- Letting your investment portfolio run. Regardless of what your asset allocation is (whether it be 100% stocks or 60% stocks and 40% bonds), the important thing is to let it do its job. We have literally a hundred years of data on what to expect annual returns to be for various allocations. Trust this data. Let your portfolio run. Keep putting money into this portfolio whenever possible. Don’t take money out, and don’t overthink it. Let your investments run. You’ll get extremely wealthy by doing LESS.
It’s rare that one financial plan implementation can have a profound effect on both of these keys to getting wealthy, but the CD ladder does just that. A CD ladder addresses key no. 1 by ensuring you have appropriate liquidity to weather whatever life throws at you. The laddering process ensures that we’re getting as much return as possible for this cash while maintaining flexibility to pay for expenses if and when they come up.
The CD ladder addresses key no. 2 because the appropriately funded CD ladder helps you keep hands off your investment portfolio in a couple ways. First, as we mentioned before, the liquidity means you can manage unforeseen hiccups in life without touching your investment portfolio. The cash in your CDs and cash balance is there to use in an emergency. You can tap this money rather than selling stocks in your investment portfolio. But more than that, this CD ladder also helps calm you in the event of market turmoil which is affecting the values of your investment portfolio.
One of the hardest things to do in investing (and one of the most important for long-term gains) is to maintain cool when your equities have taken a 35% haircut during a market crash. But having a CD ladder that has not only not gone down in value at all, but is still generating a return according to its fixed interest rate, will help you weather the storm. The CD ladder can provide ballast for your overall financial picture and help you stay the course.
Emergency funds & CD ladders
We just mapped out how the CD ladder is part of the emergency fund concept. How much of an emergency fund do you need? Should your entire emergency fund be in a CD ladder? These are good questions worth addressing in detail.
How much of an emergency fund do you need?
There are many rules of thumb out there with respect to how much your emergency fund should be. For example, if you follow the Dave Ramsey approach, your first goal in getting your financial house in order is to get $1,000 in an emergency fund. Then after getting out of debt, your goal is to beef up that emergency fund to three to six months of expenses. The three to six months range is a decent starting point, but I think you need to go further.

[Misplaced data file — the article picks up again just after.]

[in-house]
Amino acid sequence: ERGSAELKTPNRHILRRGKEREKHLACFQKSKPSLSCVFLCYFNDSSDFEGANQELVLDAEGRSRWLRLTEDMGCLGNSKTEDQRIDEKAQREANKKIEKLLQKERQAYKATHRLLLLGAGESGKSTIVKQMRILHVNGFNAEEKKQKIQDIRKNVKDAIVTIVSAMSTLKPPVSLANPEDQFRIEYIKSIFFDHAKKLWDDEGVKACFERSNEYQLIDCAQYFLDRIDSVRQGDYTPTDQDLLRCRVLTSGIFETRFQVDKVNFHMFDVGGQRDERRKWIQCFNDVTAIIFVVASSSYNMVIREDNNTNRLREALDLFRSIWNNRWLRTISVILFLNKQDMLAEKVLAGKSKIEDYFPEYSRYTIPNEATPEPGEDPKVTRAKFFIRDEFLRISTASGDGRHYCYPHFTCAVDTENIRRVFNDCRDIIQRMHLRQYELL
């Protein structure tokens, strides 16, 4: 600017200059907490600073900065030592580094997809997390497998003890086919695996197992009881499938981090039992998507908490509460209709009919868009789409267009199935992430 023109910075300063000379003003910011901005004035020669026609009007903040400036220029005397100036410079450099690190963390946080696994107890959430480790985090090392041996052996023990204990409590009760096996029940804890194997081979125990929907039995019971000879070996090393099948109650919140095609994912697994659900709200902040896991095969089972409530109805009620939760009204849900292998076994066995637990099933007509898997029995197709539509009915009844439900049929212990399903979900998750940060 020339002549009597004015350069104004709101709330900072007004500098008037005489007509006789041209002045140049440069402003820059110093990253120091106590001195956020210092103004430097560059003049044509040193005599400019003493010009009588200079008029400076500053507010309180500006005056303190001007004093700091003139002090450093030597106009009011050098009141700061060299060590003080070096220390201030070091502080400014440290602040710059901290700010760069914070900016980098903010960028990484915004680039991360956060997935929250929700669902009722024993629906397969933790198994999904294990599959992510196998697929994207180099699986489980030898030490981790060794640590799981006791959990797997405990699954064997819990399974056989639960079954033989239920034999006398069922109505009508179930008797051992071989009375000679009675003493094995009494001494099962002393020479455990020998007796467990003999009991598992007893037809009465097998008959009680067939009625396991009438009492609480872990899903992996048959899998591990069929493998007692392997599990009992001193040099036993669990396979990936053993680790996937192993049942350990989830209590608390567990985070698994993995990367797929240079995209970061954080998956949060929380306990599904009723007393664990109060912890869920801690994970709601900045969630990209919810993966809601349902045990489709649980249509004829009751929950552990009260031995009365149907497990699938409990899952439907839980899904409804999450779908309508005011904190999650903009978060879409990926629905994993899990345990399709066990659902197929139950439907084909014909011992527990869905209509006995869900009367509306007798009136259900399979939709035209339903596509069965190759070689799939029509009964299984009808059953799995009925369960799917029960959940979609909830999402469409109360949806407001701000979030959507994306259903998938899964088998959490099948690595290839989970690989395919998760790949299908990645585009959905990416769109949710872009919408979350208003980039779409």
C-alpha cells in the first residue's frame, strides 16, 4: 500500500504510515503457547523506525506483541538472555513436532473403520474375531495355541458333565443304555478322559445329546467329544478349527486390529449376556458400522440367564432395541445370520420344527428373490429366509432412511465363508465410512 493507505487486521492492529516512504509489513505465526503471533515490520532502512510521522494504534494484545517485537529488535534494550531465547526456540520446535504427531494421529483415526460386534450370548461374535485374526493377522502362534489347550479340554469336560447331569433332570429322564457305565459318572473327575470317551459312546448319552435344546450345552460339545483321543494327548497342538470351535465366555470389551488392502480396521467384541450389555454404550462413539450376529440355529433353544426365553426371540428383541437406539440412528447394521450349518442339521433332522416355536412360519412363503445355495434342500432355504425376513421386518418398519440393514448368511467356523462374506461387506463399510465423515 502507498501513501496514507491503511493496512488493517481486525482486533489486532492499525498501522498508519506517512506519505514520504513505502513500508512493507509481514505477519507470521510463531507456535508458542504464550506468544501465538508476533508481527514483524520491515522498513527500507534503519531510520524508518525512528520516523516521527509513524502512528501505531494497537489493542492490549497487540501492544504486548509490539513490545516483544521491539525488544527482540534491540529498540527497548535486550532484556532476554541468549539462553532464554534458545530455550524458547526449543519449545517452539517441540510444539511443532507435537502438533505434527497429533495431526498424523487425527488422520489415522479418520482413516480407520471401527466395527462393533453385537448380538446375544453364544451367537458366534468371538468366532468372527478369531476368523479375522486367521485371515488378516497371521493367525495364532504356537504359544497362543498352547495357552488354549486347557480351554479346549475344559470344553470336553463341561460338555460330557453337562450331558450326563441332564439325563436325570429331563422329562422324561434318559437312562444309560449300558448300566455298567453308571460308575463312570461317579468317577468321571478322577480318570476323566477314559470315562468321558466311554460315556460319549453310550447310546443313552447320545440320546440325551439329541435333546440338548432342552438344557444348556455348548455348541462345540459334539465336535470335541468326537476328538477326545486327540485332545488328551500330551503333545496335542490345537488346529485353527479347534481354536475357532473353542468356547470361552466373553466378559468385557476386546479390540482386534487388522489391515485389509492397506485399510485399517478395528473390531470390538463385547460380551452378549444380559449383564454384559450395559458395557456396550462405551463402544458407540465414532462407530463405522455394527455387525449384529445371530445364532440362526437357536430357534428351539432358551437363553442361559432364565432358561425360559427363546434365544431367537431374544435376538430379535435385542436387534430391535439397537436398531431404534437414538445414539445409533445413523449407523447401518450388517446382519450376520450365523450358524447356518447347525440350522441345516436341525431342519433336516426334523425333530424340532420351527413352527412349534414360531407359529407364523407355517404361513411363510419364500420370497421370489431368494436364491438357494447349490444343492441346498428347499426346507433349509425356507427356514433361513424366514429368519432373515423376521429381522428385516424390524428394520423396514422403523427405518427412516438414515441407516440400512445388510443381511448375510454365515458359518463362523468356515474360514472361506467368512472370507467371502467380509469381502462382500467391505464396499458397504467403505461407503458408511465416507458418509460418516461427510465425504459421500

First, if you are young and single, three to six months is probably sufficient. After all, you have no dependents and you can be fairly resilient when life throws you some challenging circumstances. For instance, when you’re 24 and you lose your job, you can sleep on a buddy’s couch for a period of time if need be.
The more dependents you have and the more obligations you have, the larger your emergency fund should be. Dependents typically means a spouse and children. Other obligations might mean helping out an ailing, elderly parent or simply a mortgage payment. For someone in their 40s with a mortgage and multiple kids, the emergency fund is more important than it is for a single 20-something, and the amount it is funded should reflect that importance.
Additionally, you should factor in the stability of your income. If you’re in a job where job security is very minimal, you might consider a larger emergency fund since job loss and income loss could happen at any time. If you have a ten-year guaranteed contract at your position and income loss isn’t even a consideration, then your emergency fund balance can reflect that as well.
I have a large family (five kids). We often have a range of random expenses hit. As such, I believe in a larger emergency fund than most. I like the security. As my kids go off to college and we transition towards an empty-nester part of life, I can take that emergency fund down a bit and allocate it into higher return investments. For now, my goal is to be in the six months to one year range of expenses. Now, interestingly, in 2020 with the coronavirus market crash, I took down the emergency fund to about three months of expenses because I wanted to put more money into play into stocks after taking a 35% market hit. This panned out pretty well, and since then, I’ve been working on building back up that emergency fund.
I share this personal example for a few reasons. First, your situation can vary from others. The emergency fund is an academic concept, but it’s also emotional and it’s meant to give you peace of mind. Fund your emergency fund to levels that suit your needs. Secondly, I’m aiming to show that while I believe if a fairly hefty emergency fund balance, I’m flexible with it as I used some of that cash to buy stocks during a major market downturn. This wouldn’t make sense for everyone, namely because often times market downturns happen in conjunction with economic recessions and potential job loss, but I knew in my situation that my income was stable.
Should your entire emergency fund be in a CD ladder?
We’re going to get into some specific CD ladder examples later in this guide, but let’s address this question briefly. I believe the answer here is no. But I think most of your emergency fund should be in a CD ladder. For example, if your emergency fund is $10,000, perhaps you have $2,500 in a savings account and $7,500 in your CD ladder.